By Reba Campbell, Depufy Executive Director, Municipal
Association of SC
Reprinted from the SC Chamber of Commerce's
November/December issue of "South Carolina Business"
Downtowns have long had a special place in American life as
hubs of business and residential living. However, when the pace of
commerce increased in the mid-1900s, many downtowns around Leadership and vision
the country, especially in South Carolina, were shuttered when the Greenville
growing interstate system circumvented city centers. At the same Greenville is one of the state's best known success stories for
time, residents were flocking to the suburbs and businesses were having a long-term vision for its downtown redevelopment.
moving to the bypass leaving many downtown centers struggling. In a decline typical of South Carolina cities in the late 1970s,
In the past 25 years, however, public and private sector leaders Greenville lost many downtown businesses to the suburban shop-
have led revitalization efforts in many South Carolina downtowns. ping centers. Business and city leaders recognized that something
Statewide, dozens of communities of all sizes have reinvented their needed to be done.
city centers to reflect todays demographic trends, mobile lifestyles The city's master plan from the 1980s focused on public
and shifts in traffic patterns back toward downtown living and private partnerships that would encourage retail, residential living,
working. No longer abandoned and neglected, South Carolina arts and culture. The vision of that master plan stated by 2000
downtowns are springing back to be population centers bustling "Greenville will have a thriving downtown, which is recognized
with commerce, and residents are returning to downtown living. nationally as an example of a 'state-of-the-art' community in
But do not confuse downtown development with just rehab- which to live, work and play, and which serves in itself as a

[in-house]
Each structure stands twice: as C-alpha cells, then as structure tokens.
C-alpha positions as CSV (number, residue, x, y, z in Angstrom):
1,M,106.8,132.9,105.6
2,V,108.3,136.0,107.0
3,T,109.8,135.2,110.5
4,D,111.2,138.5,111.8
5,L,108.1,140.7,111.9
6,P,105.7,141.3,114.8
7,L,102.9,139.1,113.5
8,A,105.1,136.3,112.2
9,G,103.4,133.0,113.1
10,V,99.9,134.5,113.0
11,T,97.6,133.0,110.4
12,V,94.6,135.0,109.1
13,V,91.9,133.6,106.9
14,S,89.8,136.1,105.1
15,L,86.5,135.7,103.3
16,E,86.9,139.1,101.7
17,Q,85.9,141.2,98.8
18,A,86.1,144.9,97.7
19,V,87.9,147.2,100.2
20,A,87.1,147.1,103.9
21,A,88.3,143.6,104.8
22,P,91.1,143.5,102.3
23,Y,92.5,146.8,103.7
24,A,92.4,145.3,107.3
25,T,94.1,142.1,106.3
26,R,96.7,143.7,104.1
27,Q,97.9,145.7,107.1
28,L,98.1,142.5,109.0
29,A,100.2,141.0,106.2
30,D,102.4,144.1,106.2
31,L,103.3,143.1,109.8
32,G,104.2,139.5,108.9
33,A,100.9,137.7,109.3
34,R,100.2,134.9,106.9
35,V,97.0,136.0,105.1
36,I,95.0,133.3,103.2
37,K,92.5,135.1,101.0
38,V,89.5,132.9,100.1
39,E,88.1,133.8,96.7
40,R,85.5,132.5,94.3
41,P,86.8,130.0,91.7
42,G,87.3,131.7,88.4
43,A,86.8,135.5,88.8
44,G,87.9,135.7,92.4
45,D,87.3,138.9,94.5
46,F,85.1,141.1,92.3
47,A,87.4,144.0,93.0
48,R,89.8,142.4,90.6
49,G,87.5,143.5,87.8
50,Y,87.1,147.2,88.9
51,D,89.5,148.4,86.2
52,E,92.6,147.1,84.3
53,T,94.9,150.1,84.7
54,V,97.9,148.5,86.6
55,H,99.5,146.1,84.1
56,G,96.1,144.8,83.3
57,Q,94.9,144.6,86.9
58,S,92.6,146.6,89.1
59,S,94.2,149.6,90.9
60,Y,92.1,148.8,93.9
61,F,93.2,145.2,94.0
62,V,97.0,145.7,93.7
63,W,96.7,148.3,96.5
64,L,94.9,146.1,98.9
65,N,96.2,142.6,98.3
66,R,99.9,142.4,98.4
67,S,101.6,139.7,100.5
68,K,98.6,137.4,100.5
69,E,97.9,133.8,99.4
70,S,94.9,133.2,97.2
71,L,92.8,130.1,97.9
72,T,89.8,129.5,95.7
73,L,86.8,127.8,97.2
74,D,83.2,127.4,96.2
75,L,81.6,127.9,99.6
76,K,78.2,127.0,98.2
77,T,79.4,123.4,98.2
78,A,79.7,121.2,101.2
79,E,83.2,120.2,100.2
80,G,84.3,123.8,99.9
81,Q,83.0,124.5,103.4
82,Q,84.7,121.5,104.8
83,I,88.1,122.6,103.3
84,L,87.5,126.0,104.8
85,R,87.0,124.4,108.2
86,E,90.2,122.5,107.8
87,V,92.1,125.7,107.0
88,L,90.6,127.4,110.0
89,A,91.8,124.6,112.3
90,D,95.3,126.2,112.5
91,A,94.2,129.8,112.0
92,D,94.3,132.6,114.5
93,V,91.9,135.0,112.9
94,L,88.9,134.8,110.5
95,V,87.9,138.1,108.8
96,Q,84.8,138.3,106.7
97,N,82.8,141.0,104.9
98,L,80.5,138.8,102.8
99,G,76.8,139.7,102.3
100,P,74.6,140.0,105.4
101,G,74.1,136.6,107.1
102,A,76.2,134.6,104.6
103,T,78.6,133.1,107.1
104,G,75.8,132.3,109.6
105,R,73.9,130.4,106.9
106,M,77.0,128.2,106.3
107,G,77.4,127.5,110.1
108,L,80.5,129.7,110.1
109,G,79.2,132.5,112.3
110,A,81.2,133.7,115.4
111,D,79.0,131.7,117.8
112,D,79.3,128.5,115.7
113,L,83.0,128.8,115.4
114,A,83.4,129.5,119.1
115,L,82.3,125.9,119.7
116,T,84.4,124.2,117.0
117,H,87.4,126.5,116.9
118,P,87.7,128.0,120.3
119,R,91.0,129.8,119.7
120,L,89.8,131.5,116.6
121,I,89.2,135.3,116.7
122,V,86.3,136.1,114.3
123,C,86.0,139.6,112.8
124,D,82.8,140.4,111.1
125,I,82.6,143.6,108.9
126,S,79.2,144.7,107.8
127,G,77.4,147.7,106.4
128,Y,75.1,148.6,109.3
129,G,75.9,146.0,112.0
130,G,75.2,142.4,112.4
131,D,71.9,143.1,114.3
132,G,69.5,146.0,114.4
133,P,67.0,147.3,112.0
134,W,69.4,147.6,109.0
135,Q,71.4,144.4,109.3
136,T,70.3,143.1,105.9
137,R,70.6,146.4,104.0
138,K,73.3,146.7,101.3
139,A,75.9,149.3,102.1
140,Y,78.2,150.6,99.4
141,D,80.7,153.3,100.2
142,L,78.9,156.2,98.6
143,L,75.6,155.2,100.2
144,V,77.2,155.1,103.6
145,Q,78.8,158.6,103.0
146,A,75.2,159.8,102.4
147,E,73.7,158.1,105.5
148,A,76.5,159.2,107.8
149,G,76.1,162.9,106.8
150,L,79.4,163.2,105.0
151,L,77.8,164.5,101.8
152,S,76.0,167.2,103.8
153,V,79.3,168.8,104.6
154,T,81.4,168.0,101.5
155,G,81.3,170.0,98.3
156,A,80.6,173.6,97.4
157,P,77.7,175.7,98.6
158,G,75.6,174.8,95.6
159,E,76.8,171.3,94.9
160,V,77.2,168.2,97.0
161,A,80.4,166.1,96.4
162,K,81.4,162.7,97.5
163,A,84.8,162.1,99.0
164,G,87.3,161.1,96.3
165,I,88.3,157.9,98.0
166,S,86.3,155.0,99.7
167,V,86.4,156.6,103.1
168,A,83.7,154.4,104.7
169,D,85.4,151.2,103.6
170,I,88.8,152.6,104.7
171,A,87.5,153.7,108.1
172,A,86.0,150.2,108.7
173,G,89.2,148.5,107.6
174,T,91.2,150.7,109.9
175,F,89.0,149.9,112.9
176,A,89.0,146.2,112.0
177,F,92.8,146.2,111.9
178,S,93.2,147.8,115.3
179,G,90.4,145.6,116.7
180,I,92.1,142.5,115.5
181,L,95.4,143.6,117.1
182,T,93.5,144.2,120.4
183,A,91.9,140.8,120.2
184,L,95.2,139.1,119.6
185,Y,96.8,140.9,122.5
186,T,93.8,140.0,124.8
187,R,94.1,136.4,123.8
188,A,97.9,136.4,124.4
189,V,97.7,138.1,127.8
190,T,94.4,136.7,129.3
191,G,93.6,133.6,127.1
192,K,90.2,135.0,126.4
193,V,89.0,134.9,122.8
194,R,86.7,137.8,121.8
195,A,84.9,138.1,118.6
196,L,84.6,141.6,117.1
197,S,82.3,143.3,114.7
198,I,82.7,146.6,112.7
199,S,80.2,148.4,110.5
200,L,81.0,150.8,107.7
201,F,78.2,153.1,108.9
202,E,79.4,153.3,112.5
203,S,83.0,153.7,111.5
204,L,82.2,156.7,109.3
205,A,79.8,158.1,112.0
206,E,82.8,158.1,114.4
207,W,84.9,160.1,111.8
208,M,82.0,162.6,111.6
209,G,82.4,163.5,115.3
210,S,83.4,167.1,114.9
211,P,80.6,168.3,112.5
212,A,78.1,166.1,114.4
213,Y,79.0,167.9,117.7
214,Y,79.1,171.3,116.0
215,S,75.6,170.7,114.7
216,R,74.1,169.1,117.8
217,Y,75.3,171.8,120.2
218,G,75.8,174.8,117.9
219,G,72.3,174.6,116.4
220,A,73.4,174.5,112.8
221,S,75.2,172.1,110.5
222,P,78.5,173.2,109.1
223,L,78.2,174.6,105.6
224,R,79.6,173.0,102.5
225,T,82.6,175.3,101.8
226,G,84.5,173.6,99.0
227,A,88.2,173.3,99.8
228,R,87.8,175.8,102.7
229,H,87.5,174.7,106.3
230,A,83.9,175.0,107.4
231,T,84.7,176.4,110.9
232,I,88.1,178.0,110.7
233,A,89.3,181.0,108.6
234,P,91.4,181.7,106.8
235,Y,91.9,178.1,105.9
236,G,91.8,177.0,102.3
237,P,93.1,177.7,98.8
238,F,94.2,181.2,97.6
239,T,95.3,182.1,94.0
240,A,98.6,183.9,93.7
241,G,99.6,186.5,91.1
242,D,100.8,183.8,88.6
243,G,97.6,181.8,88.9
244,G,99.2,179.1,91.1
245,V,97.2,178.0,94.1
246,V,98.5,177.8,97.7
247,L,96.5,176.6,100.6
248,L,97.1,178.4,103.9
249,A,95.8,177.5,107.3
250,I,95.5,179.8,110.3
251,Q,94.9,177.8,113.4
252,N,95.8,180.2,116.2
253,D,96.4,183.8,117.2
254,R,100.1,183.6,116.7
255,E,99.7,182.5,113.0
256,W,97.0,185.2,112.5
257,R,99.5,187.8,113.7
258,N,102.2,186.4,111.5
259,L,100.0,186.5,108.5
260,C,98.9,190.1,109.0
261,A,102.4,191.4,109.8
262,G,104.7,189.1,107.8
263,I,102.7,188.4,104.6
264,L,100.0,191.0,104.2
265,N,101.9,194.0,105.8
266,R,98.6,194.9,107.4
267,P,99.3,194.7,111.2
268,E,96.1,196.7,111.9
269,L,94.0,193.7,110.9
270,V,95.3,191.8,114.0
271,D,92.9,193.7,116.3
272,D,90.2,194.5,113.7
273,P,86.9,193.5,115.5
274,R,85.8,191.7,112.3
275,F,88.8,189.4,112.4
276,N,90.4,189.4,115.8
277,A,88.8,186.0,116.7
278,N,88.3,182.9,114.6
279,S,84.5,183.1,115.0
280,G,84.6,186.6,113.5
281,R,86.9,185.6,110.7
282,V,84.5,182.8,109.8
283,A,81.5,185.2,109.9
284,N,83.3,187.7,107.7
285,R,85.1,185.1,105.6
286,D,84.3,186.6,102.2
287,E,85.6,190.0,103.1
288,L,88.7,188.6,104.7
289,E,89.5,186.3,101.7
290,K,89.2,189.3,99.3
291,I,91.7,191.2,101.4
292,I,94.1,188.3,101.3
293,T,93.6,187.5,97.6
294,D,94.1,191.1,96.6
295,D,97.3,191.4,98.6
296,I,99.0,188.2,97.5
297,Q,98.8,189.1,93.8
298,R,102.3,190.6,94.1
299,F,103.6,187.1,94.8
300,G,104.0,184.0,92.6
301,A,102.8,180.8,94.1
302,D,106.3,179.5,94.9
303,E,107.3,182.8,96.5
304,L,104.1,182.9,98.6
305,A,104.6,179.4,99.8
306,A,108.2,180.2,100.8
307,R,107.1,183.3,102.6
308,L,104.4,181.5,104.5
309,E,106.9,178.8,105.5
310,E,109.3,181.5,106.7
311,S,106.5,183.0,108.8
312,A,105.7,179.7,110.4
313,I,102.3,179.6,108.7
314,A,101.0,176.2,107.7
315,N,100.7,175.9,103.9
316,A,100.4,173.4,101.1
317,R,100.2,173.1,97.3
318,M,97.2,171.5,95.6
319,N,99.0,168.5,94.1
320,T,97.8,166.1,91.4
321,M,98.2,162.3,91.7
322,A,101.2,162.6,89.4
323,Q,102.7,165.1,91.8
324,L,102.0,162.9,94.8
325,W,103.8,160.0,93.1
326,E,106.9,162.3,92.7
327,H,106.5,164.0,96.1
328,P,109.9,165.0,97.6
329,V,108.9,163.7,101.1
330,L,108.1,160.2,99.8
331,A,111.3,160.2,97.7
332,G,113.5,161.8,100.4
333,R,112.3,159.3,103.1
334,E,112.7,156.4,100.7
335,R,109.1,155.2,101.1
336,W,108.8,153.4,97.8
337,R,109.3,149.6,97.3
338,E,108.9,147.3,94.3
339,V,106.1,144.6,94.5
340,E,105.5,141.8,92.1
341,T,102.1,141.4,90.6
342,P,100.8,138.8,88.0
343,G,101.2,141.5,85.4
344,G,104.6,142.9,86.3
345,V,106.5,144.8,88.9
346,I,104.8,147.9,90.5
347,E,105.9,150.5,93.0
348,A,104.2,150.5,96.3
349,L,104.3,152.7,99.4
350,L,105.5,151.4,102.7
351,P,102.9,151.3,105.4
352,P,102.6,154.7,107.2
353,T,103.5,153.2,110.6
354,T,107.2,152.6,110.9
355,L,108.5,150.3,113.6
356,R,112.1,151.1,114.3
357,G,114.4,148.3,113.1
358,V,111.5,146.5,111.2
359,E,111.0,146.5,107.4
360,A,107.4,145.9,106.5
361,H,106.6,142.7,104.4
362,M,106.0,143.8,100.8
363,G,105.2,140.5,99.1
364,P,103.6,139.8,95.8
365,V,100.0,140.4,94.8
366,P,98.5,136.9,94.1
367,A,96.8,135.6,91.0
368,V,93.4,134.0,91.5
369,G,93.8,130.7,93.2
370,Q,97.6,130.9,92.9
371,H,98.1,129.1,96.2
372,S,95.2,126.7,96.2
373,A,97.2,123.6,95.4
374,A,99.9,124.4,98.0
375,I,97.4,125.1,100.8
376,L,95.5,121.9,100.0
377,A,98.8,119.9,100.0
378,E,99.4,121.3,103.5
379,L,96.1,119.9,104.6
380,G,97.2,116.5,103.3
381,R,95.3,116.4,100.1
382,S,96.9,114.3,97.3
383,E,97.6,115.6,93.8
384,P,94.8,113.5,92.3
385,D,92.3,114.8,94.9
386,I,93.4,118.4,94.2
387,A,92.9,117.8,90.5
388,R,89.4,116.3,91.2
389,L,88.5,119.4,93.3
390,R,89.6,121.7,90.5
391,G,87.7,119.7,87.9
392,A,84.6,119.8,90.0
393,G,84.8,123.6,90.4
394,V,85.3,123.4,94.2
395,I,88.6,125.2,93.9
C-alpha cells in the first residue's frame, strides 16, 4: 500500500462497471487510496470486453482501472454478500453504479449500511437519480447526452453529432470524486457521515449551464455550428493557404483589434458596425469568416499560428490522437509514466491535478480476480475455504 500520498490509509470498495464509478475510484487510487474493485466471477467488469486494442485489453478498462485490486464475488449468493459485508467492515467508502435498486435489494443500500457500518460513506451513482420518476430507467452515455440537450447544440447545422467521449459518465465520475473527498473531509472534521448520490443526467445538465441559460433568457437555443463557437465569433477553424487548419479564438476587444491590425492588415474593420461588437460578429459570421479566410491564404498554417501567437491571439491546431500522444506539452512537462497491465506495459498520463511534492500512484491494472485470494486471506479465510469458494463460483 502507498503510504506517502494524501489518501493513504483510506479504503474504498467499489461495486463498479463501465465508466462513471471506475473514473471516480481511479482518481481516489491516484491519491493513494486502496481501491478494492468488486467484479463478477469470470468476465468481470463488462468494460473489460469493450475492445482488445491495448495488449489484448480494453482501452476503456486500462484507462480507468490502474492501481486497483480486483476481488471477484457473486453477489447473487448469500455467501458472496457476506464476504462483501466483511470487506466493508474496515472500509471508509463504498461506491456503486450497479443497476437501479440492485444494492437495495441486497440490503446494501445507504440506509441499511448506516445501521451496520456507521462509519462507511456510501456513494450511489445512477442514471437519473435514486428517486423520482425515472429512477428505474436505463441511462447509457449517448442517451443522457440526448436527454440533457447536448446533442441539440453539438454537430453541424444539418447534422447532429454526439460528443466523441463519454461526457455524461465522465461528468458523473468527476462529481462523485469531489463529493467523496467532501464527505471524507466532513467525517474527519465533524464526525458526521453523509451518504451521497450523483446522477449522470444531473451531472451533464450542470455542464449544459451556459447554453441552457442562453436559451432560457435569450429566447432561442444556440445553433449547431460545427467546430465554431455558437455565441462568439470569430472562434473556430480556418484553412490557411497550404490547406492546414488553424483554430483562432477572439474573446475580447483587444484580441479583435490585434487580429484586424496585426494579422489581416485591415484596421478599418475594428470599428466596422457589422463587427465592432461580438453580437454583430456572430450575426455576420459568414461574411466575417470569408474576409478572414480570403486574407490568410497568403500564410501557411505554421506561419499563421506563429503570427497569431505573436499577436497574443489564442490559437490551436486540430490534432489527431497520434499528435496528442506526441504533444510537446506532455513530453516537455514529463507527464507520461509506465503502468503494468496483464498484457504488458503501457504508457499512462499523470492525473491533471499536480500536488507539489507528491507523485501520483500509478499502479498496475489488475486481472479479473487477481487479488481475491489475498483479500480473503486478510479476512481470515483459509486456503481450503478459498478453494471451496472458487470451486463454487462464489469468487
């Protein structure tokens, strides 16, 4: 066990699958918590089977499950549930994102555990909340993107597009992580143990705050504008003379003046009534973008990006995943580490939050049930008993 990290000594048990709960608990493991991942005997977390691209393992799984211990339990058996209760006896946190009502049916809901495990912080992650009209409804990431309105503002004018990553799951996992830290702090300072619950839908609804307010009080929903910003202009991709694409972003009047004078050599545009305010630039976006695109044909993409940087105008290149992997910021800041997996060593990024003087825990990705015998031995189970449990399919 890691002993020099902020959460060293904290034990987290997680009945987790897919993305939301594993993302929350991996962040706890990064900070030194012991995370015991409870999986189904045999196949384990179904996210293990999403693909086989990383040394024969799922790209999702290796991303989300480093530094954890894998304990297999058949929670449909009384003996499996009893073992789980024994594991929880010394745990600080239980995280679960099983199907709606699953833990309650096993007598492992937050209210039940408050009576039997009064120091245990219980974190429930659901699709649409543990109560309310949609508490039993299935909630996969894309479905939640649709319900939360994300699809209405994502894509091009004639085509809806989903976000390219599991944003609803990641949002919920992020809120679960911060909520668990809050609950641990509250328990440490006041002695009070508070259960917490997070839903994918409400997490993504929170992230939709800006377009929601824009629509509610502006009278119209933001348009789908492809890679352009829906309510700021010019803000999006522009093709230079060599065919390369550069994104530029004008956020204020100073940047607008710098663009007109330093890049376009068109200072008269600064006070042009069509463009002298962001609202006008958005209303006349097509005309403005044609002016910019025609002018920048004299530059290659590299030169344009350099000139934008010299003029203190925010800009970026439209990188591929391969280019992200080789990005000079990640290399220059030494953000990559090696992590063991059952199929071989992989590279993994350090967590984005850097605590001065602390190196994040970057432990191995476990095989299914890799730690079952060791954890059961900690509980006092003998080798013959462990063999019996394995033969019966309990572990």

. bing facades, bricking sidewalks and burying power lines. While national attraction." Recent recognition by national publications
the secret formula for downtown revitalization will be different
for every community, three themes frequently occur when look-
ing at successful downtown development plans across the state.
Leadership and vision - Downtown revitalization does not
just happen. Public and private sector leadership and vision over
many years are keys to its success. Without that shared vision,
diverse funding sources and a strong do-able plan, the process can
easily get off track.
Landmarks - Many successful downtown projects are built
around a local landmark or grouping oflandmarks. Restored opera
houses and theaters, city halls, courthouses, textile mills and federal
buildings all serve as anchors for successful redevelopment efforts.
Leveraging natural assets -Water is a natural asset many cities
have used as a draw for downtown development efforts. South
Carolina's wealth of rivers and the commerce that has long been
associated with waterways gives many cities and towns a natural
starting place for downtown development planning.
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such as Southern Living and Regions Magazine reinforces this
vision has become a reality.
In the 1980s, the city jump-started the reinvention of
downtown with a comprehensive streetscaping project that made
Main Street easier to navigate and encouraged pedestrian traffic
with parks and open spaces. The city also encouraged private
investment with its commitment to the Hyatt hotel and confer-
ence center that has been an anchor for downtown development
in the past 25 years.
Taking full advantage of its most valuable hidden asset in the
late 1990s, Greenville leaders set out a vision to incorporate the
Reedy River as the centerpiece of the city's downtown rede-
velopment plans. Following a massive $70 million construction
project to expose the river as an anchor for downtown economic
growth, Falls Park and the Liberty Bridge that spans the river
have become the focal point for downtown as a destination for
visitors and residents alike. the Main Street corridor and USe. The goal is to position the
capital city's downtown as a hub for high-tech jobs in the knowl- I
Aiken edge economy. City leaders recognized the knowledge economy